Background: Infection is one of the most common complications and still remains a significant cause of morbidity and occasionally mortality in patients, especially children with nephrotic syndrome. Many different prophylactic interventions have been used or recommended for reducing the risks of infection in nephrotic syndrome in clinical practice. Whether the existing evidence is scientifically rigorous and which prophylactic intervention can be recommended for routine use based on the current evidence is still unknown. Objectives: To assess the benefits and harms of any prophylactic intervention for reducing the risk of infection in children and adults with nephrotic syndrome. Search methods: We searched the Cochrane Renal Group's specialised register, the Cochrane Central Register of Controlled Trials (CENTRAL) (in The Cochrane Library), MEDLINE and Pre-MEDLINE (from 1966), EMBASE (from 1980), China Biological Medicine Database (1979 to December 2009), Chinese Science and Technique Journals Database (to December 2009), China National Infrastructure (to December 2009), WangFang database (to December 2009), reference lists of nephrology textbooks, review articles, relevant studies and abstracts from nephrology meetings without language restriction. Date of last search: 6 February 2012 Selection criteria: Randomised controlled trials (RCTs) and quasi-RCTs comparing any prophylactic interventions (pharmacological or non-pharmacological) for preventing any infection in children and adults with nephrotic syndrome. Data collection and analysis: Two authors independently assessed and extracted information. Information was collected on methods, participants, interventions and outcomes (appearance of infection, mortality, quality of life and adverse events). Results were expressed as risk ratios (RR) for dichotomous outcomes or as mean differences (MD) for continuous data with 95% confidence intervals (CI). Main results: Twelve studies conducted in China, including 762 children with nephrotic syndrome were identified. No studies were identified in adults. All studies compared one kind of prophylactic pharmacotherapy (intravenous immunoglobulin (IVIG), thymosin, oral transfer factor, mannan peptide tablet, Bacillus Calmette-Guerin (BCG) vaccine injection, polyvalent bacterial vaccine (Lantigen B) and two kinds of Chinese medicinal herbs: a compound of Chinese medicinal herbs (TIAOJINING) and Huangqi (astragalus) granules) plus baseline treatment with baseline treatment alone. No RCTs were identified comparing antibiotics, non-pharmacological prophylaxis, or pneumococcal vaccination. Four studies showed a significantly beneficial effect of IVIG on preventing nosocomial or unspecified infection in children with nephrotic syndrome (RR 0.47, 95% CI 0.31 to 0.73). Thymosin (RR 0.50, 95% CI 0.26 to 0.97), oral transfer factor (RR 0.51, 95% CI 0.35 to 0.73), BCG vaccine injection (RR 0.68, 95% CI 0.48 to 0.95), Huangqi granules (RR 0.62, 95% CI 0.47 to 0.83) and TIAOJINING (RR 0.59, 95% CI 0.43 to 0.81) were also effective in reducing the risk of infection in children with nephrotic syndrome. However mannan peptide tablet (RR 0.46, 95% CI 0.21 to 1.01) and polyvalent bacterial vaccine (RR 0.24, 95% CI 0.06 to1.00) were not superior to baseline treatment in reducing the risk of infection for nephrotic children. No serious adverse events were reported. Authors' conclusions: IVIG, thymosin, oral transfer factor, BCG vaccine, Huangqi granules and TIAOJINING may have positive effects on the prevention of nosocomial or unspecified infection with no obvious serious adverse events in children with nephrotic syndrome. However the methodological quality of all studies was poor, the sample sizes small, and all studies were from China, and thus there is no strong evidence on the effectiveness of these interventions.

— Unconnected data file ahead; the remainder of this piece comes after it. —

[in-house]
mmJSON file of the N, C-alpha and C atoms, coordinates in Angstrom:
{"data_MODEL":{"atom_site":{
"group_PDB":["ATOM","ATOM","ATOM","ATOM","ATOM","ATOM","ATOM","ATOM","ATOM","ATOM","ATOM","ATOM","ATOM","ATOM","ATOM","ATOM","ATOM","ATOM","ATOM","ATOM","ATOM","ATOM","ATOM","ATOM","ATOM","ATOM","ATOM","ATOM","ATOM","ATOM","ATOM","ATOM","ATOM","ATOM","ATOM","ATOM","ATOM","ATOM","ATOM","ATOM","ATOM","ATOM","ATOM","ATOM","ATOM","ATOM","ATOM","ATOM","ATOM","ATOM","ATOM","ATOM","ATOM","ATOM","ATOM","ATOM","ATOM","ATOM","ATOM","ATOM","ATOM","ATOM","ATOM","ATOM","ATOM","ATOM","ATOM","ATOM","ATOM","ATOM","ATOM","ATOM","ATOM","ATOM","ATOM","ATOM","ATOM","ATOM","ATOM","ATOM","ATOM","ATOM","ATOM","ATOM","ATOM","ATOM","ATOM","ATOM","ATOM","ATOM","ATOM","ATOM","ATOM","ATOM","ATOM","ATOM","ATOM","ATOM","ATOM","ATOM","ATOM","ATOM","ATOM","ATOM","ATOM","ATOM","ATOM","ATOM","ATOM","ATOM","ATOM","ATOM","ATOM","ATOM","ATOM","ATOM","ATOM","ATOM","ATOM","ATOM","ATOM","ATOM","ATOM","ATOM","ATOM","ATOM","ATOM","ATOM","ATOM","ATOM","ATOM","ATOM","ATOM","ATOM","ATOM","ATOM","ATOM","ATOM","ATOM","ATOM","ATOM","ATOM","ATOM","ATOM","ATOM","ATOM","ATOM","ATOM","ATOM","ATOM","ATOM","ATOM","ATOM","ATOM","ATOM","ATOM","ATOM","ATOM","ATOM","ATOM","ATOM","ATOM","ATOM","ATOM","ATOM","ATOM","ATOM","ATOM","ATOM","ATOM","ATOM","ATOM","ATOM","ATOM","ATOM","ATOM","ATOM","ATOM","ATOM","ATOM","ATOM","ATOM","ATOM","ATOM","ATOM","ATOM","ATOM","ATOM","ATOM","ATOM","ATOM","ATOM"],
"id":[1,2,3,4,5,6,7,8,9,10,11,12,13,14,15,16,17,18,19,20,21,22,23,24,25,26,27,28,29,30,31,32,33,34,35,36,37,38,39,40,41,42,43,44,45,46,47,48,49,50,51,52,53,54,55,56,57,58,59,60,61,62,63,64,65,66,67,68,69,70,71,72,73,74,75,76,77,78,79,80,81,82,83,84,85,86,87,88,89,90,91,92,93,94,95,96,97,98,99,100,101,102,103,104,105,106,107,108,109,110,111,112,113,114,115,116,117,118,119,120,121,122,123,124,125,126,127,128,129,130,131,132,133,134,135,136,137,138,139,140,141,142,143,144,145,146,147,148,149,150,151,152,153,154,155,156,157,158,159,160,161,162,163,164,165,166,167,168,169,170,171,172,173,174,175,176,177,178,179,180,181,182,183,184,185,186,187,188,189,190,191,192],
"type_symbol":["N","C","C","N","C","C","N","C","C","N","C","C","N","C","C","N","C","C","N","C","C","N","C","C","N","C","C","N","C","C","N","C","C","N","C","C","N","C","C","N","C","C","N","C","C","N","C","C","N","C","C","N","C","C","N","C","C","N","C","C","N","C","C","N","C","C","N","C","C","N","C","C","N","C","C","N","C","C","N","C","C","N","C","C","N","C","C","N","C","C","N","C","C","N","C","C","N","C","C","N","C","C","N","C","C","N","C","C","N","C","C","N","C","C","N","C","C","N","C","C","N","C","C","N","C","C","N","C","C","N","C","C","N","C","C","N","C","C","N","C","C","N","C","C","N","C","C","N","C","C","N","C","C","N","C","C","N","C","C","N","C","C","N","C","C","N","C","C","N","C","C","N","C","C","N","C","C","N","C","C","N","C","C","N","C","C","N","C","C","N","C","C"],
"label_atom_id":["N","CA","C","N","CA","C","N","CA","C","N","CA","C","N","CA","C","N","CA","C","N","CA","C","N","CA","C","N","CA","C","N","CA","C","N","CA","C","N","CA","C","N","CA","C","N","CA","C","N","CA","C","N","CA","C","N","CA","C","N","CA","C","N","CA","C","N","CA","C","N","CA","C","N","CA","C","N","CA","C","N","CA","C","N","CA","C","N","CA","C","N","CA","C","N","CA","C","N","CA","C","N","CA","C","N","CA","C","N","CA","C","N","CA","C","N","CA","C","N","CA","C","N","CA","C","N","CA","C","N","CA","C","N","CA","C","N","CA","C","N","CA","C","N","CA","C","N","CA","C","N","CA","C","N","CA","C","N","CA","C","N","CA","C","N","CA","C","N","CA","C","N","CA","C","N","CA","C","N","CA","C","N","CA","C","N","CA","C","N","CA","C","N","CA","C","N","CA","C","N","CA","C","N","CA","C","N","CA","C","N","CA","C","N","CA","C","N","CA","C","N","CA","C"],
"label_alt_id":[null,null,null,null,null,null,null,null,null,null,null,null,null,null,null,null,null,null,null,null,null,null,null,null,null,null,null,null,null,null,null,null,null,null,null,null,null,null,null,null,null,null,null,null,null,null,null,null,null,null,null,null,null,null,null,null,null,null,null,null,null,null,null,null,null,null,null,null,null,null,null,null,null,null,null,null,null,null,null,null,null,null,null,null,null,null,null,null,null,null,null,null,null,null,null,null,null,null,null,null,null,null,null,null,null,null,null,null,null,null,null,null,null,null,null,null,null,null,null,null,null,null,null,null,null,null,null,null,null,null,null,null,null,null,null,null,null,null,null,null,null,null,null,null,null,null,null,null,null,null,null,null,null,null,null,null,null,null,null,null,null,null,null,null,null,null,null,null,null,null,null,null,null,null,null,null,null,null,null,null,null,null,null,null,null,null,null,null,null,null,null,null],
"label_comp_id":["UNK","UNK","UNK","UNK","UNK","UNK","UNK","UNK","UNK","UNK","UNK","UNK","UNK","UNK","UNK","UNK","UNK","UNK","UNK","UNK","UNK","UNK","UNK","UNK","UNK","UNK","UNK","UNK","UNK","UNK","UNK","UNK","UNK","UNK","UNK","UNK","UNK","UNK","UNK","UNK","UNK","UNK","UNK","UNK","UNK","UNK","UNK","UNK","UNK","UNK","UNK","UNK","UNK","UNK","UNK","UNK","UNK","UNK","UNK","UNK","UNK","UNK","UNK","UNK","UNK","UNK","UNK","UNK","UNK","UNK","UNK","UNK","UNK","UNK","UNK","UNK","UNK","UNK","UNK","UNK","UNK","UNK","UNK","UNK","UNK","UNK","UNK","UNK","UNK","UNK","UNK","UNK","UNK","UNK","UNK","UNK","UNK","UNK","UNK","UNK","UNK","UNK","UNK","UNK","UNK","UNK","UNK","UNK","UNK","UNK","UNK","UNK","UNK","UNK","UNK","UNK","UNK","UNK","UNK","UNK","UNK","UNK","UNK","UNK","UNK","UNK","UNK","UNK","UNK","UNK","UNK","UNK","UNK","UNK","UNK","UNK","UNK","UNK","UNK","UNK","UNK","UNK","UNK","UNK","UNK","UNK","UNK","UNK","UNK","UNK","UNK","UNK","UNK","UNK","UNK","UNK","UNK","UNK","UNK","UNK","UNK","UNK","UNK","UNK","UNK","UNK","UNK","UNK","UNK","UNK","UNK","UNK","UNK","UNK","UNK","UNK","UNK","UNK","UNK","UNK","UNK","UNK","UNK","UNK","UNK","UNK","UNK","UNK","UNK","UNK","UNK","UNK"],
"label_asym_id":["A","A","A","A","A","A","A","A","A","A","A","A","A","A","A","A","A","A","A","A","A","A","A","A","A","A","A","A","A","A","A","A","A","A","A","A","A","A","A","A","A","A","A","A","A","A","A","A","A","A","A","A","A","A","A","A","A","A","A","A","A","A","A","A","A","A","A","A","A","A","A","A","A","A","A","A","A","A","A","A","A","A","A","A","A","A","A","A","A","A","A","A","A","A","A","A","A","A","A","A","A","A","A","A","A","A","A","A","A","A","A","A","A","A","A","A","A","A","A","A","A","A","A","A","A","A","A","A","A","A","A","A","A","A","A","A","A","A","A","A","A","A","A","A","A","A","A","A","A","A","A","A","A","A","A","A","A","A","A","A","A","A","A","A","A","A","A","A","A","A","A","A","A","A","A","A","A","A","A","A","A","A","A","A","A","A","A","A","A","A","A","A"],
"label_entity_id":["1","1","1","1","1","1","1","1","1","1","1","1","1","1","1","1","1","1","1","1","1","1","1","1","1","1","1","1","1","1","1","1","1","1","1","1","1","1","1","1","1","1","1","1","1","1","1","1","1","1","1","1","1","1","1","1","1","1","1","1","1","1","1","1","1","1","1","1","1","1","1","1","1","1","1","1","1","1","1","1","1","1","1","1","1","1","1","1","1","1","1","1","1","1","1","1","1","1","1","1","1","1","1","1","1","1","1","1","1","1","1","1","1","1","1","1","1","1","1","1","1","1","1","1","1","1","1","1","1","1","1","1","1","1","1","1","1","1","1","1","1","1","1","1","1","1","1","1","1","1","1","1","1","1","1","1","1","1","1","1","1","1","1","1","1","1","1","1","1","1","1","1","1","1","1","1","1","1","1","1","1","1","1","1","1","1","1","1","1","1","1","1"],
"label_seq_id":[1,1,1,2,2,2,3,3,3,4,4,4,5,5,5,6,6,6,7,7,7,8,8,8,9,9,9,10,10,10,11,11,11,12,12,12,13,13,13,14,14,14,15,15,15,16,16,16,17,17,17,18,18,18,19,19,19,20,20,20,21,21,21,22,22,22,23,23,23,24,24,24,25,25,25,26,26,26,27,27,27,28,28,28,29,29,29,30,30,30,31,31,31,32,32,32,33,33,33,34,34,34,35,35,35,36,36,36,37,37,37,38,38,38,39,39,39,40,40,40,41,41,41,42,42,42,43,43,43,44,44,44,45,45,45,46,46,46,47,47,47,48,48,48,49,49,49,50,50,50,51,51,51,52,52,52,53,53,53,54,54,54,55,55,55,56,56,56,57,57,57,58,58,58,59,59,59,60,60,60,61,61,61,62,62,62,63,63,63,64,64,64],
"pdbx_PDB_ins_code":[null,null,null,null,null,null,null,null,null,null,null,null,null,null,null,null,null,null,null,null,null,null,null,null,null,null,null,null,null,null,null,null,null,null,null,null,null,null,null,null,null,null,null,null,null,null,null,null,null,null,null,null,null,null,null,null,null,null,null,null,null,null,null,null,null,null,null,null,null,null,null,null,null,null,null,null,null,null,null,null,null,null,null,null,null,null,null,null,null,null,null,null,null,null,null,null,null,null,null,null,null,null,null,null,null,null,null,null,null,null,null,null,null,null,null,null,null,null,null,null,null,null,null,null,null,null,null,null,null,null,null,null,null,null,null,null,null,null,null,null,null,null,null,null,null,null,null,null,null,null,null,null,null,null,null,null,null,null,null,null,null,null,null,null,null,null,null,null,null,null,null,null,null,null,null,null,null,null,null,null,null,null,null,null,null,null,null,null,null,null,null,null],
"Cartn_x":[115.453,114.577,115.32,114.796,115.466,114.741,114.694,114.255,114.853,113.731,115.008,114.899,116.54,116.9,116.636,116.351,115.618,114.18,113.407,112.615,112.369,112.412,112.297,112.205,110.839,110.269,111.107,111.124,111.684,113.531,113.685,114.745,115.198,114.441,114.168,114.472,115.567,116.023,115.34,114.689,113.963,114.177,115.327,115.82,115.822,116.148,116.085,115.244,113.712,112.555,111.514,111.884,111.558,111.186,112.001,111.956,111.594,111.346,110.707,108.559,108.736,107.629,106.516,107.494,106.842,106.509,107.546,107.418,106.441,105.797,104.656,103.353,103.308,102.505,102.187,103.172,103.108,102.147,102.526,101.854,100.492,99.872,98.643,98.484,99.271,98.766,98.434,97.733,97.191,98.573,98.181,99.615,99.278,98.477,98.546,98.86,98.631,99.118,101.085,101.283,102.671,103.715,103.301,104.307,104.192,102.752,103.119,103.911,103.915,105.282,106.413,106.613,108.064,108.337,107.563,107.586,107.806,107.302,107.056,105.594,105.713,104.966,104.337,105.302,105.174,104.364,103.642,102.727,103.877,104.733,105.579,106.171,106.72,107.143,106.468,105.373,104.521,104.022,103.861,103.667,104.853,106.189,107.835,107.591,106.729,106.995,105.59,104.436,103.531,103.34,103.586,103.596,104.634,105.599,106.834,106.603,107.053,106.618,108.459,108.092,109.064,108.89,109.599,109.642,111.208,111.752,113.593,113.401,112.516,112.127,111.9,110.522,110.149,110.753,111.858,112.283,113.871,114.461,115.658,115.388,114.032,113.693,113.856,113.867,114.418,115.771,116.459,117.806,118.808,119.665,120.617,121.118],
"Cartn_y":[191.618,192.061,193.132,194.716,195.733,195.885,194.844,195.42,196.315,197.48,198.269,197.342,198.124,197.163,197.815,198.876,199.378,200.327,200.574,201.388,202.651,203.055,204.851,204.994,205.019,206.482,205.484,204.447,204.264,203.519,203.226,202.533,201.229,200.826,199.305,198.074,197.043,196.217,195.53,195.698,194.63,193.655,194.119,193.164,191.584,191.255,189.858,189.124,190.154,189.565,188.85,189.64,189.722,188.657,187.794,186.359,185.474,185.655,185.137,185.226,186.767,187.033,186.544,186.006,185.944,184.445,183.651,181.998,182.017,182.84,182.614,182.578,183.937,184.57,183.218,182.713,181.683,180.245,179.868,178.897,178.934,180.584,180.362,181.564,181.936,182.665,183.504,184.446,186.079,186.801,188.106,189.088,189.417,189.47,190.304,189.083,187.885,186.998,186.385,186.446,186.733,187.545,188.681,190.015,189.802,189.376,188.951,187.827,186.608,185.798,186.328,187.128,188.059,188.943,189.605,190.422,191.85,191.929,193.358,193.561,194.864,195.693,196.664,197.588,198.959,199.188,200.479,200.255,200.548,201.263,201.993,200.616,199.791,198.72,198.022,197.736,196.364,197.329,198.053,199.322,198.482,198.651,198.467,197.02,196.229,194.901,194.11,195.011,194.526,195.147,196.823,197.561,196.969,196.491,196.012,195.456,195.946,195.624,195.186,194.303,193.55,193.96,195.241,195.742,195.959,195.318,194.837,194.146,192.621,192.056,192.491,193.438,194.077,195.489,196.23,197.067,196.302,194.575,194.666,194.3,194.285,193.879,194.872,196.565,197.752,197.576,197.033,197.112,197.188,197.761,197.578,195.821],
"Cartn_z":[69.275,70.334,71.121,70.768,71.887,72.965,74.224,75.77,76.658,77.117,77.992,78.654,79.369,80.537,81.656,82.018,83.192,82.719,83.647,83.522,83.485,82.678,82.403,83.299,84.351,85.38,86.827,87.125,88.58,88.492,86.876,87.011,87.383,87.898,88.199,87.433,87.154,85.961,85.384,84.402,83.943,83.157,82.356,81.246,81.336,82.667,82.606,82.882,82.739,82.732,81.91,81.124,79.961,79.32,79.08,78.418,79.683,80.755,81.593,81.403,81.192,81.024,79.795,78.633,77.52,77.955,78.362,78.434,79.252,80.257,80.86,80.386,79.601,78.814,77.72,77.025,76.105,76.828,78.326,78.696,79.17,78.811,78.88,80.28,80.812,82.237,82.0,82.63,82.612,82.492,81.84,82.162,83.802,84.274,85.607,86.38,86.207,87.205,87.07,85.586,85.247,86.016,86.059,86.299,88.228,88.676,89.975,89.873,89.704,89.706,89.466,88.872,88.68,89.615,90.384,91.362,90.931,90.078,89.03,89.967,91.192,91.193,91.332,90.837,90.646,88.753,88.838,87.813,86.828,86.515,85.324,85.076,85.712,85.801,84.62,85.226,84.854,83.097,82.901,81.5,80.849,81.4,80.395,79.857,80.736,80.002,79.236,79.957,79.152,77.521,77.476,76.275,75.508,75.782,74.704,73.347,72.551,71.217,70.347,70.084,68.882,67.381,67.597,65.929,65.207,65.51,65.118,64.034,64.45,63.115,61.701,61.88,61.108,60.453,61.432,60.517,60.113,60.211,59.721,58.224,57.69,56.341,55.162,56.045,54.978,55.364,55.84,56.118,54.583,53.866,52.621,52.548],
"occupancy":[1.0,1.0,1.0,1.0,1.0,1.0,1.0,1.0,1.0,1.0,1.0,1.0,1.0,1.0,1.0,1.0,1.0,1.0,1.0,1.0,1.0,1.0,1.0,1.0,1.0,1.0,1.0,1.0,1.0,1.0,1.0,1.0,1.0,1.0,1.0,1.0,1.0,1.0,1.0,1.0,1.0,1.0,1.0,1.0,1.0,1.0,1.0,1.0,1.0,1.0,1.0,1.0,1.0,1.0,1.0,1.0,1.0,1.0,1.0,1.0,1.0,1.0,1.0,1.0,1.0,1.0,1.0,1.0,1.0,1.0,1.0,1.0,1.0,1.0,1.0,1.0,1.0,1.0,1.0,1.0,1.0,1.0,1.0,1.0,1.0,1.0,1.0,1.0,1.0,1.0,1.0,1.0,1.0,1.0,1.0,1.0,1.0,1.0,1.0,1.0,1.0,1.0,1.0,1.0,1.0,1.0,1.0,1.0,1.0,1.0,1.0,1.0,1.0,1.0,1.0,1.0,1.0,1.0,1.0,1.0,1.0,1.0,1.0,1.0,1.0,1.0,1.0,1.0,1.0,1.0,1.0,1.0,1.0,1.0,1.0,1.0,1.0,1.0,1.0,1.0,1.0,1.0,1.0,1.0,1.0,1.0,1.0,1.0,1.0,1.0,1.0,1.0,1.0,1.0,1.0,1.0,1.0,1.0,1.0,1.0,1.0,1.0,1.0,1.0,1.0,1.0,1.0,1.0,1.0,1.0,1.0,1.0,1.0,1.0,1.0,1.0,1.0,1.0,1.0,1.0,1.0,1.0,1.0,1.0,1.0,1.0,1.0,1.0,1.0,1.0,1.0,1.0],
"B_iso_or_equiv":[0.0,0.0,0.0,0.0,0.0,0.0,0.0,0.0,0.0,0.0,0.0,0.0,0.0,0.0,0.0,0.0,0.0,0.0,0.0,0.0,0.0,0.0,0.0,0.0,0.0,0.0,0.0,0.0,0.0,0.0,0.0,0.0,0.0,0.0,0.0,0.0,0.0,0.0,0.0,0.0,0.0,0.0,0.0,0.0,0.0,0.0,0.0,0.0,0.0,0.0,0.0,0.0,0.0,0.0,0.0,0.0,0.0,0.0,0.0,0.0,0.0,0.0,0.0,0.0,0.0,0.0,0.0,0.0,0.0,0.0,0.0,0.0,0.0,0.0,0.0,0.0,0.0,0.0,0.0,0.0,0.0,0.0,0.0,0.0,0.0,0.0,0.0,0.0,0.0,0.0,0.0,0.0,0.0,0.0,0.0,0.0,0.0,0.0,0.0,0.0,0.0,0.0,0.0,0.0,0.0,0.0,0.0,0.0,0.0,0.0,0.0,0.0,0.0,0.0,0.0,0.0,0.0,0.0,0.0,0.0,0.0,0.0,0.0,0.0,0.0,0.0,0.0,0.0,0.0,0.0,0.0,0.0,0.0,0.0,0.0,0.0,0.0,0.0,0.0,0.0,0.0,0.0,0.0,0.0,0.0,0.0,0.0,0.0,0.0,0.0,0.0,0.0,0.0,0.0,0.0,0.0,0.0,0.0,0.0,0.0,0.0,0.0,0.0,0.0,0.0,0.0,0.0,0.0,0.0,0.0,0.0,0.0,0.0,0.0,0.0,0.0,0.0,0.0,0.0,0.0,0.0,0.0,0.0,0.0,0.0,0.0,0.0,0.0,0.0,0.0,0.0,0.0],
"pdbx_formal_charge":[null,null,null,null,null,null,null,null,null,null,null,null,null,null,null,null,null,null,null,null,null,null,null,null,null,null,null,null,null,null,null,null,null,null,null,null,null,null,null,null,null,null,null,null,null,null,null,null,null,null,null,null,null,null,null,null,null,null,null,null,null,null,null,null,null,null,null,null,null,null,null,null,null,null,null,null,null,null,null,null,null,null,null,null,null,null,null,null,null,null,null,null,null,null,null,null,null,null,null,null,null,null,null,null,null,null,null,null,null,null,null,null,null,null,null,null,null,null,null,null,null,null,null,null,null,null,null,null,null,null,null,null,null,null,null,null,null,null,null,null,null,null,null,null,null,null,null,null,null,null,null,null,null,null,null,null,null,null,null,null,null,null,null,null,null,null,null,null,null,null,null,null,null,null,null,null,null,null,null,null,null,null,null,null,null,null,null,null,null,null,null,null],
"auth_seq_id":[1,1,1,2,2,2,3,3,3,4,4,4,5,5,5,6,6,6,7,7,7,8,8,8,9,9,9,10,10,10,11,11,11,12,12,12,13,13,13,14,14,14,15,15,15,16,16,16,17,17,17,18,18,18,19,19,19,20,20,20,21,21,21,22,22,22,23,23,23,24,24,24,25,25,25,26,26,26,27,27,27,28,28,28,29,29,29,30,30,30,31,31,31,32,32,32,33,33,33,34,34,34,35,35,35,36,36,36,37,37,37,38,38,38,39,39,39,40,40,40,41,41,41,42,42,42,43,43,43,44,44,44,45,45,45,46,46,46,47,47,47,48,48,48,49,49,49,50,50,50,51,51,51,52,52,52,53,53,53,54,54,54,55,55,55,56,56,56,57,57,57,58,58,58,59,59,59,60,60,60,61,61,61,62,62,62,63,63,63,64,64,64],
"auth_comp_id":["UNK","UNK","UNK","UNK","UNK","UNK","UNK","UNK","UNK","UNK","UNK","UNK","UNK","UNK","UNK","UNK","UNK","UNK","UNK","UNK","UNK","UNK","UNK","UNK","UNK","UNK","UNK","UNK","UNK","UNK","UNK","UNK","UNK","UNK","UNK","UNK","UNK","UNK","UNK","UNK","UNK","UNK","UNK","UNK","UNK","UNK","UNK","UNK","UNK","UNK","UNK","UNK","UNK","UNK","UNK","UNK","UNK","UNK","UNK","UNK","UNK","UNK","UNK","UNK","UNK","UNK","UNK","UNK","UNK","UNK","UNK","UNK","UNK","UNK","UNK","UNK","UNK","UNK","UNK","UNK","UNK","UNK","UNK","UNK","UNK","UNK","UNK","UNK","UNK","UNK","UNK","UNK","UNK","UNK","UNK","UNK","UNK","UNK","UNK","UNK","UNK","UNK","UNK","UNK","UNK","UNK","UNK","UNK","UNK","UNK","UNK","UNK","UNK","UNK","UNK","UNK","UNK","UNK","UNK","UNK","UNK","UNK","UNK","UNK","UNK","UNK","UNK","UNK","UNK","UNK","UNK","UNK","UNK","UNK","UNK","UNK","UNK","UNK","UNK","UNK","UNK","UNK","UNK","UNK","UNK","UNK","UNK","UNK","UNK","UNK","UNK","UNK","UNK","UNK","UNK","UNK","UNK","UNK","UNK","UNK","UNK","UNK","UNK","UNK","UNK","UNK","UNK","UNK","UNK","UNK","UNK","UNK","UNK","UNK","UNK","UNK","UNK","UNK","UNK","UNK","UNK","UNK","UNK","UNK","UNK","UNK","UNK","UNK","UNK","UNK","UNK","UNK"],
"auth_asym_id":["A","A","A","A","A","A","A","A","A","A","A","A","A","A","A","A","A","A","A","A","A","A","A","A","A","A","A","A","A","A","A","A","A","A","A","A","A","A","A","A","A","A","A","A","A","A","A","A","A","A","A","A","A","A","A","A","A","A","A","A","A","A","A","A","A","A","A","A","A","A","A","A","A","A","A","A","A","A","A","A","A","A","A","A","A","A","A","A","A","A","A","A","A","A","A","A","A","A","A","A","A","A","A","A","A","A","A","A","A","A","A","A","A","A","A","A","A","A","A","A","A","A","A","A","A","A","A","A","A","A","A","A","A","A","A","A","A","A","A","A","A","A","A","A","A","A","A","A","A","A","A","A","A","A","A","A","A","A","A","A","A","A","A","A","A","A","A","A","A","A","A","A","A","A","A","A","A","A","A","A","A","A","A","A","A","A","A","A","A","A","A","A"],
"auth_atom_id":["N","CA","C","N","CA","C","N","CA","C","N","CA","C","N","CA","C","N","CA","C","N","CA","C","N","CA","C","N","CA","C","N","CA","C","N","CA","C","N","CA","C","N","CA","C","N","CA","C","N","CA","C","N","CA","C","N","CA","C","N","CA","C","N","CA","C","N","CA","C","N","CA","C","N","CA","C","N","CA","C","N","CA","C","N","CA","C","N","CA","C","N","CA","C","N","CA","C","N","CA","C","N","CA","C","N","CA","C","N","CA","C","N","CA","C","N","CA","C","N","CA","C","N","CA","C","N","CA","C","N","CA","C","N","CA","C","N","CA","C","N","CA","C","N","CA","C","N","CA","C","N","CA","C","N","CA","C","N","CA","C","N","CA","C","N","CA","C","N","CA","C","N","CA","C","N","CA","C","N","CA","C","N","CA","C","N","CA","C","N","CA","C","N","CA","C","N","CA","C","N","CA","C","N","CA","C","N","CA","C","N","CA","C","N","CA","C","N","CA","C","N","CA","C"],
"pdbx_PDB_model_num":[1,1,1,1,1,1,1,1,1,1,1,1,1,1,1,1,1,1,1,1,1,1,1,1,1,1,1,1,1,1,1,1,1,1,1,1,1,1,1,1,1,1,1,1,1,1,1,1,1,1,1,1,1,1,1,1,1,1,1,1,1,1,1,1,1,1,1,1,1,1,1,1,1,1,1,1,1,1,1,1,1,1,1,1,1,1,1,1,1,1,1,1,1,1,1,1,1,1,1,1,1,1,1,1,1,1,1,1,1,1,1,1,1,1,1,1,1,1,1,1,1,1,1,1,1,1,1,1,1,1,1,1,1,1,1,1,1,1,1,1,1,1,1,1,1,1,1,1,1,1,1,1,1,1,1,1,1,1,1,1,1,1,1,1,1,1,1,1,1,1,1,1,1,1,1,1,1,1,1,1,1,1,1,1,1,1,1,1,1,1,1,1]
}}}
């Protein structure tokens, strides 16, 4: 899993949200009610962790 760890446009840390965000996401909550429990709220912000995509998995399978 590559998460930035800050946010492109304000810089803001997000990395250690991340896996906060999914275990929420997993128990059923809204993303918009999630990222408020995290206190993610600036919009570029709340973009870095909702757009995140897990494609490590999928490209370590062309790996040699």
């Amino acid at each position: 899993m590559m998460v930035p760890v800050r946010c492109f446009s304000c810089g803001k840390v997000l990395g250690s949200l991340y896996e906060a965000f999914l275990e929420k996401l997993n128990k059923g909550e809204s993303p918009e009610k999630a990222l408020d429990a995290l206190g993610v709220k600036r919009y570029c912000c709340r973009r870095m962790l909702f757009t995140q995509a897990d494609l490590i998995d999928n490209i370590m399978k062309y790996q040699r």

Wu, H. M., Tang, J. L., Cao, L., Sha, Z. H., & Li, Y. (2012, April 18). Interventions for preventing infection in nephrotic syndrome. Cochrane Database of Systematic Reviews. John Wiley and Sons Ltd. https://doi.org/10.1002/14651858.CD003964.pub3